That’s despite the two supermajors being the “most exposed” to disruption given their operations in the region, according to Morningstar.
The Ukrainian capital of Kyiv is currently readying for an assault from Russian tanks and troops after Vladimir Putin ordered his forces to attack the Eastern European country earlier this week.
In response Western governments have begun to roll out a raft of sanctions against the world’s third largest producer of oil.
It led to Brent crude topping $100 a barrel yesterday for the first time since 2014.
Meanwhile shares in BP, which has a 19.75% holding in Russian state-owned operator Rosneft, took a sizeable hit.
Among the integrated oil companies, the London-listed firm has “some of the highest Russia exposure”, Morningstar said.
Its stake in Rosneft, worth about $16.5 billion at the beginning of the year, has crumbled and is now worth around $6bn.
But as BP benefits from the dividends Rosneft dishes out, the economic value of its share decline may not be that bad, particularly given that high oil prices could yield higher payments.
And while there is a risk of sanctions, so far they have been targeted at individuals rather than companies.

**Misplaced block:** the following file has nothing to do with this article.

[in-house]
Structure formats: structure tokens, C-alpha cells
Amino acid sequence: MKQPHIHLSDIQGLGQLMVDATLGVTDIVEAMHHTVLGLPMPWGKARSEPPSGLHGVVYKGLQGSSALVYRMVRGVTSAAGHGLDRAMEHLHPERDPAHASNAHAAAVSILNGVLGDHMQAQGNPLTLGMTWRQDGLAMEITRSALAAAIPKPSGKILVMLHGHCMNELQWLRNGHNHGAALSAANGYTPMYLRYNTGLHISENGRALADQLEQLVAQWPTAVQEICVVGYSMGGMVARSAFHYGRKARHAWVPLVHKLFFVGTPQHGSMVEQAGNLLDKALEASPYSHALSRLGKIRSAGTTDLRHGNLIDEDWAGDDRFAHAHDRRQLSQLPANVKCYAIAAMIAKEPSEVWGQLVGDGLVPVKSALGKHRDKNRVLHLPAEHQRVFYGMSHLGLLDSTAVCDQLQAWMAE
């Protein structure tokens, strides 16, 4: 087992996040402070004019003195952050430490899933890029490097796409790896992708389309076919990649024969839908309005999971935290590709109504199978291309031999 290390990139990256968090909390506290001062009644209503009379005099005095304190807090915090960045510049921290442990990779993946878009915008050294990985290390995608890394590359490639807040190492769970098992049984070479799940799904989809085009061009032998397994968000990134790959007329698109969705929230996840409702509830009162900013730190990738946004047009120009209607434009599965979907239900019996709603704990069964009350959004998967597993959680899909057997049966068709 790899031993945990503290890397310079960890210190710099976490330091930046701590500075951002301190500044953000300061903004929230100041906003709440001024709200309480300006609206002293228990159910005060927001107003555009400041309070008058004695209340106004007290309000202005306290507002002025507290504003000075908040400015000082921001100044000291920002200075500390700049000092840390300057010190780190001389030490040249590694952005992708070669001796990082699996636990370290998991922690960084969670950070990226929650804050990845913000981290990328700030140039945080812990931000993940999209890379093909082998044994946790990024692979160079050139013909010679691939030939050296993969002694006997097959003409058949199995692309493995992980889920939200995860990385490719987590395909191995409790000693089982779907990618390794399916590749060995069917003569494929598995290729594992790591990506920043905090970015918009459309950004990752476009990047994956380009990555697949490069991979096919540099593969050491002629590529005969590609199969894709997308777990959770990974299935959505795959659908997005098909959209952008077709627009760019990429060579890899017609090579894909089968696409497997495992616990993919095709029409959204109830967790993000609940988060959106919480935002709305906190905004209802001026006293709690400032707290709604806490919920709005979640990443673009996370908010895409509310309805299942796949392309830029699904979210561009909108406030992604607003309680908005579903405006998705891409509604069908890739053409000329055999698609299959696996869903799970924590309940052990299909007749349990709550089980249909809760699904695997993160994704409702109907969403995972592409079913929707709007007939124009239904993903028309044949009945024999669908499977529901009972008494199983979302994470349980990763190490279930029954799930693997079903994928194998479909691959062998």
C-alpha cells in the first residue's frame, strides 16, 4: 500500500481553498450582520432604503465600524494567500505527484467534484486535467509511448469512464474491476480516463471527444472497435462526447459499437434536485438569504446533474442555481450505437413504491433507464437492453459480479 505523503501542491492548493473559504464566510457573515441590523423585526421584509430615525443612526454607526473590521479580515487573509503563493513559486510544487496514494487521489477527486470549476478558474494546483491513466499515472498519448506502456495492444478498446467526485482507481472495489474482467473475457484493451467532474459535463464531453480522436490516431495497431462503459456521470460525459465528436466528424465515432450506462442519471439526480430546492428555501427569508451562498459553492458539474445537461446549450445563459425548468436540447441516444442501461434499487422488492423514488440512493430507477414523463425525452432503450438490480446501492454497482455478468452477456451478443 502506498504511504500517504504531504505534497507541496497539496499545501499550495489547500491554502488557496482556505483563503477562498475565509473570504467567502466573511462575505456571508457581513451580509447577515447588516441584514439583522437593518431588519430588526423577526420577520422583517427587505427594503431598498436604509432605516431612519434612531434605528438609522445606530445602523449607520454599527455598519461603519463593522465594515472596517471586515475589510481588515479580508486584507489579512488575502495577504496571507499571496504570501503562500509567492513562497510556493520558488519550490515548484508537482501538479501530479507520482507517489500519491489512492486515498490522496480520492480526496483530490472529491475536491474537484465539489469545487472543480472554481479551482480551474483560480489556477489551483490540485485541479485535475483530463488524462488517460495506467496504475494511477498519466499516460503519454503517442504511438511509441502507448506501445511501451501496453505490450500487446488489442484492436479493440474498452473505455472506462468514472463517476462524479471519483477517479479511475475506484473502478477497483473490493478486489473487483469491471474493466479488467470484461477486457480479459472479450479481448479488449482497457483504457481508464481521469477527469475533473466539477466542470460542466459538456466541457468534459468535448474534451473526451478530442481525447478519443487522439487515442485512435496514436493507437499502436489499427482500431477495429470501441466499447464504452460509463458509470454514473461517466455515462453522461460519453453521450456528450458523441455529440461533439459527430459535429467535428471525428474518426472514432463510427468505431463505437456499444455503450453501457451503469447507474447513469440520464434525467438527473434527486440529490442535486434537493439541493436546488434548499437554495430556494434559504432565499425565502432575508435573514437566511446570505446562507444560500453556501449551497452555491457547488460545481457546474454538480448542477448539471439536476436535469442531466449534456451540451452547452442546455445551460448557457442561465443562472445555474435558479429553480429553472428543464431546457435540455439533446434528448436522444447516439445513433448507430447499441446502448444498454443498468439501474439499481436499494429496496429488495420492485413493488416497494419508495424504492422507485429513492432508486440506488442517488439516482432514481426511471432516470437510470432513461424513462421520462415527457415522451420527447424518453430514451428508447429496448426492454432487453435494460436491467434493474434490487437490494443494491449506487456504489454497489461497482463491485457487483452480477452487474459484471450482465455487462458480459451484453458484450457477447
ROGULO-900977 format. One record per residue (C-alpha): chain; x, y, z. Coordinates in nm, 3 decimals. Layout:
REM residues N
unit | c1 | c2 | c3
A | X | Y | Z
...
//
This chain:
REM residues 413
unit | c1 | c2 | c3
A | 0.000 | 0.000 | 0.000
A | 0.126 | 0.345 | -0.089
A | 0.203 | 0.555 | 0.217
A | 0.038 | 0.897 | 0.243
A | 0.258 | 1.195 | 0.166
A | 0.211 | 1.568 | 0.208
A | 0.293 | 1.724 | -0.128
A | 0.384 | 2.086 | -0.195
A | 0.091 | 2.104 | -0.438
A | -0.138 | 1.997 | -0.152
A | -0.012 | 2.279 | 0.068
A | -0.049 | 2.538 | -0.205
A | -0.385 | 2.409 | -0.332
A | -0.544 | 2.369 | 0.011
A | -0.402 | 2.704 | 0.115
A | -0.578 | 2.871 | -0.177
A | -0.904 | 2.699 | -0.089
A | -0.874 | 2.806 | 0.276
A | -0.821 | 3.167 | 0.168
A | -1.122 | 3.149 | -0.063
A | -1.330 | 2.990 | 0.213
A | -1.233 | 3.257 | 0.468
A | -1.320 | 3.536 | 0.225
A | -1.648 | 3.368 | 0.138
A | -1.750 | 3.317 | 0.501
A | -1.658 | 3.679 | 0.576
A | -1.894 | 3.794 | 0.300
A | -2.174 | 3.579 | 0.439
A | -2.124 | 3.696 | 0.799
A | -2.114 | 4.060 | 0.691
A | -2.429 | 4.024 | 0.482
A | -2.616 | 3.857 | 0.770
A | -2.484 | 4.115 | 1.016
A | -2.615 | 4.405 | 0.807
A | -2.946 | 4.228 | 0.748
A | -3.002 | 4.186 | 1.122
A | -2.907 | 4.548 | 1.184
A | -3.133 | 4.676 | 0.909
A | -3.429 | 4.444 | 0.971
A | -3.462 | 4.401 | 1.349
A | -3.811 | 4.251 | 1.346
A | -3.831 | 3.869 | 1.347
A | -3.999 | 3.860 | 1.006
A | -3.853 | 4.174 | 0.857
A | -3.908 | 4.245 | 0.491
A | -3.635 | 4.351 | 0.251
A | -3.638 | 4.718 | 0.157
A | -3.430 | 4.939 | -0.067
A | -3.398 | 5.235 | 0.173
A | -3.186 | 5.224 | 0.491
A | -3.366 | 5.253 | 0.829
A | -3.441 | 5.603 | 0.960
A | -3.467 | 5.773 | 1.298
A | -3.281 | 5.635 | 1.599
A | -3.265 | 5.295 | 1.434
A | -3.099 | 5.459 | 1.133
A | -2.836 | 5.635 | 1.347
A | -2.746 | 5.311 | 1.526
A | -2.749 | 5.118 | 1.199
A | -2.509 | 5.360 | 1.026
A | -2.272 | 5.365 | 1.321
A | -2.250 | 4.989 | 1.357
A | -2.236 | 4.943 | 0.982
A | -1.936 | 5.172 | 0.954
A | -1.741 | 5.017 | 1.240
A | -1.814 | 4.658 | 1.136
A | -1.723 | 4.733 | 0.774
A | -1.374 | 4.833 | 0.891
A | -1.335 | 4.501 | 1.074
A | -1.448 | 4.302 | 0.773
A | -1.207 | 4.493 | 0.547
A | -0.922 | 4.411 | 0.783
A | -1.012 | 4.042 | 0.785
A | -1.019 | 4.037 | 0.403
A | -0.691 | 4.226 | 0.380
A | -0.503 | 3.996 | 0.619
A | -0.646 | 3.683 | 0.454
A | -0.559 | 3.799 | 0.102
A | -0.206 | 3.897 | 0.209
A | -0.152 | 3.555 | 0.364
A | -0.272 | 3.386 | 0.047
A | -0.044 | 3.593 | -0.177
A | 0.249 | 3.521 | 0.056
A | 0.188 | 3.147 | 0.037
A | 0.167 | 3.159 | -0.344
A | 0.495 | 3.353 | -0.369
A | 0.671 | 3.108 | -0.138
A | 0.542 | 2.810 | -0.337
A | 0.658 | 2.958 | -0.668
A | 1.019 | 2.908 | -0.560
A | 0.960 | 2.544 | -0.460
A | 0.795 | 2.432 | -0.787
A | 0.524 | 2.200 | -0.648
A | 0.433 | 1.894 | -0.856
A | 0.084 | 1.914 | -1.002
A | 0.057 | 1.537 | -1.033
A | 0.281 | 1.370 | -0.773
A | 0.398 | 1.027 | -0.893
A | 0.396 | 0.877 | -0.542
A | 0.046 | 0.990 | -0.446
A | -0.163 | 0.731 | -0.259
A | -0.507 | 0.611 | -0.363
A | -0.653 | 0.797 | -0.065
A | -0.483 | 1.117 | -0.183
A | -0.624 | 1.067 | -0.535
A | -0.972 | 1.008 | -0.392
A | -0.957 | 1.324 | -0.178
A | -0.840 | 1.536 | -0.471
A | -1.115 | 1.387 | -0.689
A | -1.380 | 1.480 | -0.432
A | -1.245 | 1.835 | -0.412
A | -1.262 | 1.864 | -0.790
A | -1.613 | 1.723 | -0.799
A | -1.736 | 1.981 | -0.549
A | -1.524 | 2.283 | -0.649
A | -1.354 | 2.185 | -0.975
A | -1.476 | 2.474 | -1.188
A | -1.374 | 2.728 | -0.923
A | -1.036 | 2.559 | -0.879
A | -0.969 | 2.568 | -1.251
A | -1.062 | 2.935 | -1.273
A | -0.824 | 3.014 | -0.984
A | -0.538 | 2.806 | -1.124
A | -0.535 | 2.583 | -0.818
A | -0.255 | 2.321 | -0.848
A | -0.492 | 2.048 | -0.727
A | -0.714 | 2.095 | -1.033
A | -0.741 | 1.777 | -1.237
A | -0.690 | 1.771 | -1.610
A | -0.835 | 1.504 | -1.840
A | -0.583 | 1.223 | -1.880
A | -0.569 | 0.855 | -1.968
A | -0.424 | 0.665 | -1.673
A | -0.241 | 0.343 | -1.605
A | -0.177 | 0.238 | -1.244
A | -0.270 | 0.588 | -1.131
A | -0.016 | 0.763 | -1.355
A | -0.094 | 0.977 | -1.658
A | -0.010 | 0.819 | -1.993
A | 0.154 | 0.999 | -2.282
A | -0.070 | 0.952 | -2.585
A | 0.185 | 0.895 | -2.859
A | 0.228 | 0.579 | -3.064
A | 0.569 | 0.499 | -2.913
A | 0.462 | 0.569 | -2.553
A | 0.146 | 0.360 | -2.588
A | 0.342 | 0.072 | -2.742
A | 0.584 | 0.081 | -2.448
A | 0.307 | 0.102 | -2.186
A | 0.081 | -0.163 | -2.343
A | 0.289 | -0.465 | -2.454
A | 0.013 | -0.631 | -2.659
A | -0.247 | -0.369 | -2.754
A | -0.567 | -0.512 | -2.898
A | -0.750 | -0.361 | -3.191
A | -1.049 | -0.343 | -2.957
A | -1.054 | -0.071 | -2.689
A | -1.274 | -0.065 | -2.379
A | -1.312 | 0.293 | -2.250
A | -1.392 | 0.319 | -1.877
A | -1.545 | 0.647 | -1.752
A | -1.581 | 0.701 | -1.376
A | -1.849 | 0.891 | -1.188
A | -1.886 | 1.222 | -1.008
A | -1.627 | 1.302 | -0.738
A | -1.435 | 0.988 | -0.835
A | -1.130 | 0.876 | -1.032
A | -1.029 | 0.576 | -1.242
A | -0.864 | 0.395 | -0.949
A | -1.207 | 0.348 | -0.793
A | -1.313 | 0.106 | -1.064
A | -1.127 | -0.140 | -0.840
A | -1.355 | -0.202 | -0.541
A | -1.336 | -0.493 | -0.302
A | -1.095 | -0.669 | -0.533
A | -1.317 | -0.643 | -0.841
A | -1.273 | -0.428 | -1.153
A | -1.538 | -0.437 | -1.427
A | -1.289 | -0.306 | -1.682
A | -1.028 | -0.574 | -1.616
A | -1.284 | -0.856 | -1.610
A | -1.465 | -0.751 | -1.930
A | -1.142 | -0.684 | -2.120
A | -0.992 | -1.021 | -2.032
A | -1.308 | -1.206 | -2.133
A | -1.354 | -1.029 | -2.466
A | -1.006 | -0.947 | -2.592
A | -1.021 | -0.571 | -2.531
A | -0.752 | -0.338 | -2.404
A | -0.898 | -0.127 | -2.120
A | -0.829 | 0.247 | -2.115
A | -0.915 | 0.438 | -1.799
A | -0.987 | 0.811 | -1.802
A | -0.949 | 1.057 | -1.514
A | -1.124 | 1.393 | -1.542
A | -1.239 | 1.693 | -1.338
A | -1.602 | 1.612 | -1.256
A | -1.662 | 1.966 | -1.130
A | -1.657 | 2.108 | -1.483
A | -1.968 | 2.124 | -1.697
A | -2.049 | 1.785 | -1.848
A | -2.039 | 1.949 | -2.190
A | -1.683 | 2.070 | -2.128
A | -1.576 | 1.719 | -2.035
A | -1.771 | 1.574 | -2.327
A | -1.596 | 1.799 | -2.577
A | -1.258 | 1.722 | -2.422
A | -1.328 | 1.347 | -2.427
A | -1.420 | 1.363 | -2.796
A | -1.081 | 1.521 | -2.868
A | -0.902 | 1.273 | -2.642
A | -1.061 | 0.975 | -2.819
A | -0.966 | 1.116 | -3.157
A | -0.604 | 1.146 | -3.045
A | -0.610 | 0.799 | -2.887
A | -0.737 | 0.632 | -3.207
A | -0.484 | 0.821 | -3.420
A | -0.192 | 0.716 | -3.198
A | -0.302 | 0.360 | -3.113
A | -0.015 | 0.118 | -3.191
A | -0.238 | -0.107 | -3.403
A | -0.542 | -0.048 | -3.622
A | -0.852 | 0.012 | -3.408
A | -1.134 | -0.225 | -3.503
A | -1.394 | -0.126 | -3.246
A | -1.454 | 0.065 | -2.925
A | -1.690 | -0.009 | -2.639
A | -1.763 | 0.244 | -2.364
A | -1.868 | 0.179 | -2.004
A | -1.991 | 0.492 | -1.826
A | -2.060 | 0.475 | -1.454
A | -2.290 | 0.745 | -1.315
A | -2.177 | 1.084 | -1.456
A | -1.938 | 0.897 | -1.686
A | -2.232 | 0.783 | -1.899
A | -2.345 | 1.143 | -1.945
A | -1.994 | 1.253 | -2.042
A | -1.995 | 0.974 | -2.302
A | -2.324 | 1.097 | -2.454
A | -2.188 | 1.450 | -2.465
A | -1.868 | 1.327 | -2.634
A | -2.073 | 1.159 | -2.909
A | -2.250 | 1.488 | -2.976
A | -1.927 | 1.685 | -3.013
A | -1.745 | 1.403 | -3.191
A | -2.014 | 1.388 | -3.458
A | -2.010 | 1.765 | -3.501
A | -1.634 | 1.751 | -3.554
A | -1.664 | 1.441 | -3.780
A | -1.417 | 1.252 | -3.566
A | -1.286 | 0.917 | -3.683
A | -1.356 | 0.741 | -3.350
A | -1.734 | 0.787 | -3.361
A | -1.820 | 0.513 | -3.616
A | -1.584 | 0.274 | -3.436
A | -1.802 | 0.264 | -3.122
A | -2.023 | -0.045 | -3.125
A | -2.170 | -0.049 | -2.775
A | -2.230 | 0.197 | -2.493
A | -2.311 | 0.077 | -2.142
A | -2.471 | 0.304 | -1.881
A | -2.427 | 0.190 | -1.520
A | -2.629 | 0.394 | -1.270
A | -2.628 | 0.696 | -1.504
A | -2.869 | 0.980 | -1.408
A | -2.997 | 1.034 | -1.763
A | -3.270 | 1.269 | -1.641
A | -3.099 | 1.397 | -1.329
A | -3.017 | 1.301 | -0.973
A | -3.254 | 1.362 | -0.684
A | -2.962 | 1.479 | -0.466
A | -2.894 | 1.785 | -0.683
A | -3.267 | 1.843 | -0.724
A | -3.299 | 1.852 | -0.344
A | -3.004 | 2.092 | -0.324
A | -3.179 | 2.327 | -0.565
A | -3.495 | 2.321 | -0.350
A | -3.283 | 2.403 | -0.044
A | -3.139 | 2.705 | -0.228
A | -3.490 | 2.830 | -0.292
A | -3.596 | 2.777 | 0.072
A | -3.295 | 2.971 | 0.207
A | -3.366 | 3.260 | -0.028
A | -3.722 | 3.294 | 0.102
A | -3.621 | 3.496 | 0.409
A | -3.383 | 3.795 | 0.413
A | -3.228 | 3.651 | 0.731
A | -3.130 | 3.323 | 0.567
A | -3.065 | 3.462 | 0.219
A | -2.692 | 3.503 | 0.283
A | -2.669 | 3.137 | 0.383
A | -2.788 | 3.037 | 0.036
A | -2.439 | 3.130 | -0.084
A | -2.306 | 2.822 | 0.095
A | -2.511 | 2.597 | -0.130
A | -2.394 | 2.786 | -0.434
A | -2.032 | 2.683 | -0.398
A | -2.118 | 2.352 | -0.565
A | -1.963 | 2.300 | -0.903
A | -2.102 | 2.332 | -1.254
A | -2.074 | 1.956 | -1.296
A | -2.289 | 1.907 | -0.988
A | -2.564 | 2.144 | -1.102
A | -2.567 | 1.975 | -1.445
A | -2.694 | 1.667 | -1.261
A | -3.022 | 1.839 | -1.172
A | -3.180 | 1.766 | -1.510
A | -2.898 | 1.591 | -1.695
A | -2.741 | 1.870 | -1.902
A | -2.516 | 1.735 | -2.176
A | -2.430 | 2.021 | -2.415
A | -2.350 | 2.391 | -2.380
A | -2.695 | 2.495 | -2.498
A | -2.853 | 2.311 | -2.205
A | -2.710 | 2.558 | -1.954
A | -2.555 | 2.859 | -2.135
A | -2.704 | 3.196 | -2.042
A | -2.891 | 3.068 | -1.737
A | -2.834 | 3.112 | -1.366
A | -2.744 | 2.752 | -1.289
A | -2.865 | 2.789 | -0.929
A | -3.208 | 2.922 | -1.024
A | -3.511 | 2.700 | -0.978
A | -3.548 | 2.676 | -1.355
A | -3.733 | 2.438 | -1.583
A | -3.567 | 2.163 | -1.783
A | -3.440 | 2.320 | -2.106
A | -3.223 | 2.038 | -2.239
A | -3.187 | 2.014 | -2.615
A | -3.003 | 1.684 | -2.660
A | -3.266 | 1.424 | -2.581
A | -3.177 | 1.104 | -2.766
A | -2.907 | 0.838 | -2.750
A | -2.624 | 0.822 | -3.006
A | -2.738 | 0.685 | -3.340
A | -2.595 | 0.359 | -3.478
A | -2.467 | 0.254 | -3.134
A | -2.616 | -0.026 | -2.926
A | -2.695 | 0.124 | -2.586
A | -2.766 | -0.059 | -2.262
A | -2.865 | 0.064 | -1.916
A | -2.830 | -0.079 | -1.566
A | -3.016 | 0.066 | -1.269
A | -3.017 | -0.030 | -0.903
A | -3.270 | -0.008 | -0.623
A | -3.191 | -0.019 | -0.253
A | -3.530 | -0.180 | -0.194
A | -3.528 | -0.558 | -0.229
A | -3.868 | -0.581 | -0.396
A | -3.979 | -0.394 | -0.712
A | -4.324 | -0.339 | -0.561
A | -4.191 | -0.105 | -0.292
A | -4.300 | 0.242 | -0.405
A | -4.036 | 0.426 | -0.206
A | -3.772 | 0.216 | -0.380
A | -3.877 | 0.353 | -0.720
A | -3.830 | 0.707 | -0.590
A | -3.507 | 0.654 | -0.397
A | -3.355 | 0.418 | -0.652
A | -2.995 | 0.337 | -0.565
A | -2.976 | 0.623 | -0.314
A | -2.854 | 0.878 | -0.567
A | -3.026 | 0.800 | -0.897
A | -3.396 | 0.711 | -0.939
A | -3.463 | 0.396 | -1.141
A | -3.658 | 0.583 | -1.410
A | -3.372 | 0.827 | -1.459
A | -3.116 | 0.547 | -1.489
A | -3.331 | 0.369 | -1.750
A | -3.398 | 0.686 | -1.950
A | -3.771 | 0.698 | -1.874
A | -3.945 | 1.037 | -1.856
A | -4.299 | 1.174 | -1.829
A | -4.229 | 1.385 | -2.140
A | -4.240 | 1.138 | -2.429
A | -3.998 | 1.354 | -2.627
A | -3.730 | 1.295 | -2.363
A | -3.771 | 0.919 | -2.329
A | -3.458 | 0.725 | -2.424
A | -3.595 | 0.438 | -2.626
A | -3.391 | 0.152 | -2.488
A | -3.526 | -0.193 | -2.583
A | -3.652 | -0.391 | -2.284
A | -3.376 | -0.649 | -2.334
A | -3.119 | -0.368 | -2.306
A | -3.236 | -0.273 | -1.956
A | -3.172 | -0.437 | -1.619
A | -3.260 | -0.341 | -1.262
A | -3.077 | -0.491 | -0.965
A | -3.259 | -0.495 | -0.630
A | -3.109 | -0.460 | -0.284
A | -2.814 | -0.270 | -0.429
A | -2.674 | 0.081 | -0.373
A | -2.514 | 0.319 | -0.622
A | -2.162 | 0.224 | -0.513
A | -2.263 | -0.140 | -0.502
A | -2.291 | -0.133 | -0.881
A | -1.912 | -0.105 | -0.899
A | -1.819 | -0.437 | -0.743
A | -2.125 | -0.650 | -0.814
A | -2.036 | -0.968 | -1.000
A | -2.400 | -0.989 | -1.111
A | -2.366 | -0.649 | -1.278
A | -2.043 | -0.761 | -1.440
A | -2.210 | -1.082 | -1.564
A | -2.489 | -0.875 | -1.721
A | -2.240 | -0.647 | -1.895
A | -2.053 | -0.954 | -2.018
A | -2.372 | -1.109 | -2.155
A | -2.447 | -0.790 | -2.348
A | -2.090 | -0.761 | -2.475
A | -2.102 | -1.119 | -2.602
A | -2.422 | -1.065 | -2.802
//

As such Morningstar says the probability of disruption to BP’s cash flow or shareholder returns is low.
In the longer term though, the increased risk could make it harder for the company to offload its share in Rosneft.
Similarly, TotalEnergies has a 19.4% interest in Novatek, Russia’s second largest natural gas producer – it accounts for about 5% of the French supermajor’s oil production and 30% of its natural gas production.
Shares in Novatek have also plunged recently, though not by the same measure as Rosneft.
But, for the same reasons as BP, Morninstar doesn’t forecast any “business disruption or interruption in cash flow” back to TotalEnergies.
Asset seizure also remains little more than a “remote possibility”.
How about the rest?
Other integrated companies also have asset exposure to Russia, but to “much lesser extent” than BP or TotalEnergies.
Sanctions nothing new
Energy companies have been having to deal with sanctions on Russia for some time after they were imposed in 2014 due to the annexation of Crimea.
The new round of sanctions could be more punitive, Morninstar said, but it is unlikely they will disrupt the flow of oil and gas as governments try to minimise price increases.
And Russia is unlikely to cut off supply lines given its reliance on hydrocarbon revenues.
Morningstar also says that effective sanctions could have a knock on impact on Western firms, making their implementation less likely.